10 Small Wind Electric Systems references of past customers with installations similar to the one you are considering. Ask the system owners about performance, reliability, and maintenance and repair requirements, and whether the system is meeting their expectations. Also, find out how long the warranty lasts and what it includes. Small wind turbines like this 10-kW Bergey XL.10 provide electricity for home, farm, and ranch applications. Things to Consider When Purchasing a Wind Turbine Once you determine you can install a wind energy system in compliance with local land use requirements, you can begin pricing systems and components. Comparatively shop for a wind system as you would any major purchase. Obtain and review the product literature from several manufacturers. As mentioned earlier, lists of manufacturers are available from AWEA, (see For More Information), but not all small turbine manufacturers are members of AWEA. Check the yellow pages for wind energy system dealers in your area. Once you have narrowed the field, research a few companies to be sure they are recognized wind energy businesses and that parts and service will be available when you need them. You may wish to contact the Better Business Bureau to check on the company s integrity and ask for Warren Gretz, NREL/PIX09615 Where Can I Find Installation and Maintenance Support? The manufacturer/dealer should be able to help you install your machine. Many people elect to install the machines themselves. Before attempting to install your wind turbine, ask yourself the following questions: Can I pour a proper cement foundation? Do I have access to a lift or a way of erecting the tower safely? Do I know the difference between AC and DC wiring? Do I know enough about electricity to safely wire my turbine? Do I know how to safely handle and install batteries? If you answered no to any of the above questions, you should probably choose to have your system installed by a system integrator or installer. Contact the manufacturer for help or call your state energy office and local utility for a list of local system installers. You can also check the yellow pages for wind energy system service providers. A credible installer will provide many services such as permitting. Find out if the installer is a licensed electrician. Ask for references and check them out. You may also want to check with the Better Business Bureau. Although small wind turbines are very sturdy machines, they do require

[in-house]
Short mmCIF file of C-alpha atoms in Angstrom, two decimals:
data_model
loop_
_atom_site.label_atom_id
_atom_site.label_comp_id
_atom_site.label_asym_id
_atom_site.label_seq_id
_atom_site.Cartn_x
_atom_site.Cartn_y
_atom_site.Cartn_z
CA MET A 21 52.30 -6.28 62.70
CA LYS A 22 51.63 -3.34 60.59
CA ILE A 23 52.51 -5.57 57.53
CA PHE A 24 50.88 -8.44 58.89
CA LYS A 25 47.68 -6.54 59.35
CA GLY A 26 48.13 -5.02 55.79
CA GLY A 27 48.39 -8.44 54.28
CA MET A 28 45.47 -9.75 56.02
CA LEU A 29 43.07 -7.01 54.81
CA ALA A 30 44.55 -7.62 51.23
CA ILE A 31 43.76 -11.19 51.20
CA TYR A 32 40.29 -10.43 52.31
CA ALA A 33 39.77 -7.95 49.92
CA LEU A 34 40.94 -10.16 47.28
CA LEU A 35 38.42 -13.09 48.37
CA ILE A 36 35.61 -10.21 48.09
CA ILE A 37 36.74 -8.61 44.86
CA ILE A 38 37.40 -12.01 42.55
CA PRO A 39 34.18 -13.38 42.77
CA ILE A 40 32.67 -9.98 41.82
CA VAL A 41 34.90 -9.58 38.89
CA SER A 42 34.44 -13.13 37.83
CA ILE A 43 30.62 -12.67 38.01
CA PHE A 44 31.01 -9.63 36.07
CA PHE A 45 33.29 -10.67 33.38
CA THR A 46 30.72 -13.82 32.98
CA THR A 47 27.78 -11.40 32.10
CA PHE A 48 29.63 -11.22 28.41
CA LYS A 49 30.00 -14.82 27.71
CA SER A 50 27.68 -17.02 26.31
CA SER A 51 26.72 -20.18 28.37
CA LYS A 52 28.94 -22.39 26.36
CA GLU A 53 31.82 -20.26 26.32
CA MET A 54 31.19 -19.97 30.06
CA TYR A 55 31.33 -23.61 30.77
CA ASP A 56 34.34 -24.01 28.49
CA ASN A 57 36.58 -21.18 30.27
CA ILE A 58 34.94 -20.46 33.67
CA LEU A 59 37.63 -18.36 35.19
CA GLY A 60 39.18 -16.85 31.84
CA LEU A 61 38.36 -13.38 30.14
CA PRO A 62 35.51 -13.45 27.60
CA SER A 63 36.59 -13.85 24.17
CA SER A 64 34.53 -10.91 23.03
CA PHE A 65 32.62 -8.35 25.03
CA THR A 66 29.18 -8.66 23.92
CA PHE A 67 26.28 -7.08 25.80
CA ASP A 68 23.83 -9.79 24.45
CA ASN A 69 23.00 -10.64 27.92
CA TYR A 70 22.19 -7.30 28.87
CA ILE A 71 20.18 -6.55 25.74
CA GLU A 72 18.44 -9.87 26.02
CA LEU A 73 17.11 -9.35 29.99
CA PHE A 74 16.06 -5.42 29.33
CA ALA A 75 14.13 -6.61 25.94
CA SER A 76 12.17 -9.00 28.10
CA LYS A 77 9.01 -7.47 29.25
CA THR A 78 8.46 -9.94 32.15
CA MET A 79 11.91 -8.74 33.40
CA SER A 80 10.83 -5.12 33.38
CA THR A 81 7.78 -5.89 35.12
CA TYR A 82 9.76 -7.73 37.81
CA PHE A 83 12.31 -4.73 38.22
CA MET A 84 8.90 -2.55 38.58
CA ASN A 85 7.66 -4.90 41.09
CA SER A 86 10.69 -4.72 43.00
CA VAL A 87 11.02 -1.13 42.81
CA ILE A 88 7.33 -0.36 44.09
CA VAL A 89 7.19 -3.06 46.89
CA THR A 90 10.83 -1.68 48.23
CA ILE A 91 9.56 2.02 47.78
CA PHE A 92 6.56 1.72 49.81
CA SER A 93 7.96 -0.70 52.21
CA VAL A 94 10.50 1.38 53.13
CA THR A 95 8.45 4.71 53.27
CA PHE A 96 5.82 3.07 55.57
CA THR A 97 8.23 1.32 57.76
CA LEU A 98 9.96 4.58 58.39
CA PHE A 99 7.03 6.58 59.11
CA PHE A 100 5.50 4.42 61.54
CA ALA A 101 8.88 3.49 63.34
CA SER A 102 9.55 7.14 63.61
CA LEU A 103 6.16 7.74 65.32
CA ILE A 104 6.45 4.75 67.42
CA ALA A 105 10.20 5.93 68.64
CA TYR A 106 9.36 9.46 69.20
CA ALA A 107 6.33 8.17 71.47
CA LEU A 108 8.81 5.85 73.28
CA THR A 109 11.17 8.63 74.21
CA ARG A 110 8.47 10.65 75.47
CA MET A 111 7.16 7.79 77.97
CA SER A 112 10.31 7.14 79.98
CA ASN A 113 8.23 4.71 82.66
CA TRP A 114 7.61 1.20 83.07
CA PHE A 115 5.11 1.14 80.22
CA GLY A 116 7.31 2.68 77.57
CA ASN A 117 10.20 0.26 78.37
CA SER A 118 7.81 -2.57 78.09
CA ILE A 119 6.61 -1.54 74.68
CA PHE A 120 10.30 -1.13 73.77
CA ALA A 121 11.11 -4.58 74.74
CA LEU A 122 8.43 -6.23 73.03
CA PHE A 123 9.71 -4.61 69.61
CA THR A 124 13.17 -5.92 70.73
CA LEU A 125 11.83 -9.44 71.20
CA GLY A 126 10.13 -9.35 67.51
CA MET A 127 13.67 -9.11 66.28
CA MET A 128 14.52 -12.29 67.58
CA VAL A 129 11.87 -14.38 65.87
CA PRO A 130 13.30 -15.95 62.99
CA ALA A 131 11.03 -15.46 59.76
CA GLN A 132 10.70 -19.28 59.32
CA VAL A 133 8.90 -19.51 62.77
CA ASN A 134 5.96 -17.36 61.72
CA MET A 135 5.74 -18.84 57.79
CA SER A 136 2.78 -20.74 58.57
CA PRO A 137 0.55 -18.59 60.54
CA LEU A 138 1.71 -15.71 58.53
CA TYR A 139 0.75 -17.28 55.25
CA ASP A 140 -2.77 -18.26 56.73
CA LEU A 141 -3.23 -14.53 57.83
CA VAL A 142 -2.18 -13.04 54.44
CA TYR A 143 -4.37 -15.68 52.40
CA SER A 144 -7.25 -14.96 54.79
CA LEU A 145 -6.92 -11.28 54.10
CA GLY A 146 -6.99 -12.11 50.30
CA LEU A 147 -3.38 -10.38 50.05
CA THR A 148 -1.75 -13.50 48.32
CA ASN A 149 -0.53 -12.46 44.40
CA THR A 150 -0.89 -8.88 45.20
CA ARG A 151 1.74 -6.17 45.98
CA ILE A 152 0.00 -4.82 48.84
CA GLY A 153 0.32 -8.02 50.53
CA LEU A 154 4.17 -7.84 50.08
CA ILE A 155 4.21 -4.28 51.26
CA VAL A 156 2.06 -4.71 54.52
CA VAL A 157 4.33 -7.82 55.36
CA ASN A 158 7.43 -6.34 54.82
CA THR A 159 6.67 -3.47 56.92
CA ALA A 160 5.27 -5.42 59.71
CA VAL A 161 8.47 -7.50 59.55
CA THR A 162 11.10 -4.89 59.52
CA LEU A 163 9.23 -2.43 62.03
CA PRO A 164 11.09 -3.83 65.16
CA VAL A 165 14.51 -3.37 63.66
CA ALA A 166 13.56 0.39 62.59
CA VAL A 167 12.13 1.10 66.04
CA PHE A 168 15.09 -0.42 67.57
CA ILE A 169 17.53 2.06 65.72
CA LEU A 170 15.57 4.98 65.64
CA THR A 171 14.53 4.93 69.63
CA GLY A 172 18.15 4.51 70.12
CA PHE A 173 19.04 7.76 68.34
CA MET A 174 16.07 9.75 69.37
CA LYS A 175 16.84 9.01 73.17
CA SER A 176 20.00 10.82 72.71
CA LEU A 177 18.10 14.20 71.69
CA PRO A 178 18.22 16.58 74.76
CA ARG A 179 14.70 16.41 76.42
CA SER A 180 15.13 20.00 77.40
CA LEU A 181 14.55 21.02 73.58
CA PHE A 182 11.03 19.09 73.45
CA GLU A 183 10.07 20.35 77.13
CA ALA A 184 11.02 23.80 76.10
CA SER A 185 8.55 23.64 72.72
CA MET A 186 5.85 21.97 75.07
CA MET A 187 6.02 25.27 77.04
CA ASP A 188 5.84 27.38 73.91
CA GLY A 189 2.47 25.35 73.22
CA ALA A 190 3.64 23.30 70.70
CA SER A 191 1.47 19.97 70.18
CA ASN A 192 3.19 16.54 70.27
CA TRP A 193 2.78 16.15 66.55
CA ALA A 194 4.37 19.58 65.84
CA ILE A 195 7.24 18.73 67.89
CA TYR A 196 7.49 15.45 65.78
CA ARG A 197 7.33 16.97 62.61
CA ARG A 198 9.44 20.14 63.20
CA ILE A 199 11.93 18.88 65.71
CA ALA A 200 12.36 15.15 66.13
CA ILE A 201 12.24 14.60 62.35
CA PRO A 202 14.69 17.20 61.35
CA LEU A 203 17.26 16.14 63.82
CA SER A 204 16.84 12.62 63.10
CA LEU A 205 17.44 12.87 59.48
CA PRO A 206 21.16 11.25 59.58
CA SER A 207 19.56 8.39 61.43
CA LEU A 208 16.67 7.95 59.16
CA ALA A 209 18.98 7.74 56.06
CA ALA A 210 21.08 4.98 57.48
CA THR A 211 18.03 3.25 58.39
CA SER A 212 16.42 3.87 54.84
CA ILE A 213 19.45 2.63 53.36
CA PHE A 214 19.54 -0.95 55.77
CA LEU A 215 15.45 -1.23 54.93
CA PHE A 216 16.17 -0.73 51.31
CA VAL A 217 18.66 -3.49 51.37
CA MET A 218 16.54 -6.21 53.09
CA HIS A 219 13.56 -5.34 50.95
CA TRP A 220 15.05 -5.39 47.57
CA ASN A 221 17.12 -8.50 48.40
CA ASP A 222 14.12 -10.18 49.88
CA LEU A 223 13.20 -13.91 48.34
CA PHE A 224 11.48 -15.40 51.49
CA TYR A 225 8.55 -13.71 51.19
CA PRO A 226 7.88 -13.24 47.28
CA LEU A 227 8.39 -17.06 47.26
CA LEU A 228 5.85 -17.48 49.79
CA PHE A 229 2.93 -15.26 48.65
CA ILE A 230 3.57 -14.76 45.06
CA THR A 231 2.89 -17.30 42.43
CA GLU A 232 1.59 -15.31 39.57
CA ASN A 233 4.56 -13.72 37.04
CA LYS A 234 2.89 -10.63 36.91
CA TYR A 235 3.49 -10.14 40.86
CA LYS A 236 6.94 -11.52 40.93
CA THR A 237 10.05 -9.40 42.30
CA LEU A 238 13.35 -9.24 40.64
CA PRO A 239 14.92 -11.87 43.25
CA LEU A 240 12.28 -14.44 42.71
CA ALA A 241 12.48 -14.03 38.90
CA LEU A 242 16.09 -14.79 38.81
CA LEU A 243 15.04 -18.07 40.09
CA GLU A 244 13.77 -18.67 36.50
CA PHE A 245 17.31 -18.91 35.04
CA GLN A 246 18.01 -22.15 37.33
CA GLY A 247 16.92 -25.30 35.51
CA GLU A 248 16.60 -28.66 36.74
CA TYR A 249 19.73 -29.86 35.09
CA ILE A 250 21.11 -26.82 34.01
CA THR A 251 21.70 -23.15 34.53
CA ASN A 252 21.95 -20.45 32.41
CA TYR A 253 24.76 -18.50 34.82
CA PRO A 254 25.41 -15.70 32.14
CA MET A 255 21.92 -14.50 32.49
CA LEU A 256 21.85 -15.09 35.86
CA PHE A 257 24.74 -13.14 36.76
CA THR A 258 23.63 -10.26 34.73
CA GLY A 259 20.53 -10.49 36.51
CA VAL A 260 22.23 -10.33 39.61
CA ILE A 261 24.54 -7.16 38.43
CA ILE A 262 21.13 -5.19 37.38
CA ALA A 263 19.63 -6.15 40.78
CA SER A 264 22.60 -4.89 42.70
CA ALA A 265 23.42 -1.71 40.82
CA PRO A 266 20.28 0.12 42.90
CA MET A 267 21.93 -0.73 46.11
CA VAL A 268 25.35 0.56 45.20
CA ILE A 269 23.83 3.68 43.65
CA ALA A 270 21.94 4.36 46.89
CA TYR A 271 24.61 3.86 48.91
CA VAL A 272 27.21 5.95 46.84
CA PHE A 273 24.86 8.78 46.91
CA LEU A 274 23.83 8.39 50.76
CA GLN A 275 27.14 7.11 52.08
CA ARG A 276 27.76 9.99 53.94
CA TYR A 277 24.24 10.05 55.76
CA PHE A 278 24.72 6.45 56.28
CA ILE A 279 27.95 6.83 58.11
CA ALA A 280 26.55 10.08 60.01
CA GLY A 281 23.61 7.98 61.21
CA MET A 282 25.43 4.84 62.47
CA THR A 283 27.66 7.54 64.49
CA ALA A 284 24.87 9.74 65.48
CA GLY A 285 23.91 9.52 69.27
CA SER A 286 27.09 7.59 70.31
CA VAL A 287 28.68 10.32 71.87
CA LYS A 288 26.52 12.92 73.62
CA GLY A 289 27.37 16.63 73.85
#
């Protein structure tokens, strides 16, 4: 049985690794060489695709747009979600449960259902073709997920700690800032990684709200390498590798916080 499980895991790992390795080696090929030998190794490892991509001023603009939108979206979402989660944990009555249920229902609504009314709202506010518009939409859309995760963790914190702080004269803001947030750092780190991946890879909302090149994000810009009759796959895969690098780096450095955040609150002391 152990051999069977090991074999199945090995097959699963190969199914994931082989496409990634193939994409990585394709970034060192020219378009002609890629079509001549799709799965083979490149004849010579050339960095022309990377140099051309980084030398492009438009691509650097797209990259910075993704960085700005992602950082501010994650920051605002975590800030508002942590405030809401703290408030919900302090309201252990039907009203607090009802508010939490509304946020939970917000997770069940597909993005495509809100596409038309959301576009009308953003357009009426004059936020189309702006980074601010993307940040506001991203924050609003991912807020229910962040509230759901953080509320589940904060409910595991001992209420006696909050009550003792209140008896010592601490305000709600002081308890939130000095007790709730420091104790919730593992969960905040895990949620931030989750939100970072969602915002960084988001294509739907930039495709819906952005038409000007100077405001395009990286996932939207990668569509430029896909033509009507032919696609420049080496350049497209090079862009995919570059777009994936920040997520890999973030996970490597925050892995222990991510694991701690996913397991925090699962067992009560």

11 Small Wind Electric Systems some annual maintenance. Bolts and electrical connections should be checked and tightened if necessary. The machines should be checked for corrosion and the guy wires for proper tension. In addition, you should check for and replace any worn leading edge tape on the blades, if appropriate. After 10 years, the blades or bearings may need to be replaced, but with proper installation and maintenance, the machine should last up to 20 years or longer. If you do not have the expertise to maintain the machine, your installer may provide a service and maintenance program. How Much Energy Will My System Generate? Most U.S. manufacturers rate their turbines by the amount of power they can safely produce at a particular wind speed, usually chosen between 24 mph (10.5 m/s) and 36 mph (16 m/ s). The following formula illustrates factors that are important to the performance of a wind turbine. Notice that the wind speed, V, has an exponent of 3 applied to it. This means that even a small increase in wind speed results in a large increase in power. That is why a taller tower will increase the productivity of any wind turbine by giving it access to higher wind speeds as shown in the Wind Speeds Increase with Height graph. The formula for calculating the power from a wind turbine is: Power = k C p 1/2 ρ A V 3 Where: P = Power output, kilowatts C p = Maximum power coefficient, ranging from 0.25 to 0.45, dimension less (theoretical maximum = 0.59) ρ = Air density, lb/ft 3 A = Rotor swept area, ft 2 or π D 2 /4 (D is the rotor diameter in ft, π = ) V = Wind speed, mph k = A constant to yield power in kilowatts. (Multiplying the above kilowatt answer by converts it to horsepower [i.e., 1 kw = horsepower]). The rotor swept area, A, is important because the rotor is the part of the turbine that captures the wind energy. 8 Relative Size of Small Wind Turbines 40 Rotor Diameter, m m 6 m 5 m 4 m 3 m Swept area, m Rotor Diameter, m 2 2 m m Source: Paul Gipe, Wind Energy Basics m